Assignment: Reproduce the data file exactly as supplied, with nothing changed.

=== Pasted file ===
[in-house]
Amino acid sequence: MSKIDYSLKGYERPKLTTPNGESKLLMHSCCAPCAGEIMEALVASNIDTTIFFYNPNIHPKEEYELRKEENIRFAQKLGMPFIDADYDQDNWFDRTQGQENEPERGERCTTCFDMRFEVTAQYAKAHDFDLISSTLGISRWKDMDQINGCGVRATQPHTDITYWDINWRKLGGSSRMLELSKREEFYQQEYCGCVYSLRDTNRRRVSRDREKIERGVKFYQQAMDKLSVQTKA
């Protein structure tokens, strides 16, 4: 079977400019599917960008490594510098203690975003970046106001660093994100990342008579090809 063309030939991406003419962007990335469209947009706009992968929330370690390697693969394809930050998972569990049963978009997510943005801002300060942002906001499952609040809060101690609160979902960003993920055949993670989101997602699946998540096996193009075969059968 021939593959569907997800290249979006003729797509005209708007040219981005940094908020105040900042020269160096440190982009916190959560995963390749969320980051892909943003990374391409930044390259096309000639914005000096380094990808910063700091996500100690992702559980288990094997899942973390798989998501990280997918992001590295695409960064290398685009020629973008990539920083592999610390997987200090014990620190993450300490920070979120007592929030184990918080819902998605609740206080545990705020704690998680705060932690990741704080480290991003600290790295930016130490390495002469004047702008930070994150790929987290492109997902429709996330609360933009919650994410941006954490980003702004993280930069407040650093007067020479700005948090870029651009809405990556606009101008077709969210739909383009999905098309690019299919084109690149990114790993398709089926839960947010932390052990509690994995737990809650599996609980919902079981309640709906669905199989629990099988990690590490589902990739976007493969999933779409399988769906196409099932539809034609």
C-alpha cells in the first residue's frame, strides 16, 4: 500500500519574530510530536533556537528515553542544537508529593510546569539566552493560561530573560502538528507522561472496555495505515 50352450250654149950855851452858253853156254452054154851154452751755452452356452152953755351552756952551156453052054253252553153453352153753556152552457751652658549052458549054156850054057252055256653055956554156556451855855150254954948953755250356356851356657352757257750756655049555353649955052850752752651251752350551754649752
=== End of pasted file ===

[in-house]
Amino acid sequence: MSKIDYSLKGYERPKLTTPNGESKLLMHSCCAPCAGEIMEALVASNIDTTIFFYNPNIHPKEEYELRKEENIRFAQKLGMPFIDADYDQDNWFDRTQGQENEPERGERCTTCFDMRFEVTAQYAKAHDFDLISSTLGISRWKDMDQINGCGVRATQPHTDITYWDINWRKLGGSSRMLELSKREEFYQQEYCGCVYSLRDTNRRRVSRDREKIERGVKFYQQAMDKLSVQTKA
């Protein structure tokens, strides 16, 4: 079977400019599917960008490594510098203690975003970046106001660093994100990342008579090809 063309030939991406003419962007990335469209947009706009992968929330370690390697693969394809930050998972569990049963978009997510943005801002300060942002906001499952609040809060101690609160979902960003993920055949993670989101997602699946998540096996193009075969059968 021939593959569907997800290249979006003729797509005209708007040219981005940094908020105040900042020269160096440190982009916190959560995963390749969320980051892909943003990374391409930044390259096309000639914005000096380094990808910063700091996500100690992702559980288990094997899942973390798989998501990280997918992001590295695409960064290398685009020629973008990539920083592999610390997987200090014990620190993450300490920070979120007592929030184990918080819902998605609740206080545990705020704690998680705060932690990741704080480290991003600290790295930016130490390495002469004047702008930070994150790929987290492109997902429709996330609360933009919650994410941006954490980003702004993280930069407040650093007067020479700005948090870029651009809405990556606009101008077709969210739909383009999905098309690019299919084109690149990114790993398709089926839960947010932390052990509690994995737990809650599996609980919902079981309640709906669905199989629990099988990690590490589902990739976007493969999933779409399988769906196409099932539809034609």
C-alpha cells in the first residue's frame, strides 16, 4: 500500500519574530510530536533556537528515553542544537508529593510546569539566552493560561530573560502538528507522561472496555495505515 50352450250654149950855851452858253853156254452054154851154452751755452452356452152953755351552756952551156453052054253252553153453352153753556152552457751652658549052458549054156850054057252055256653055956554156556451855855150254954948953755250356356851356657352757257750756655049555353649955052850752752651251752350551754649752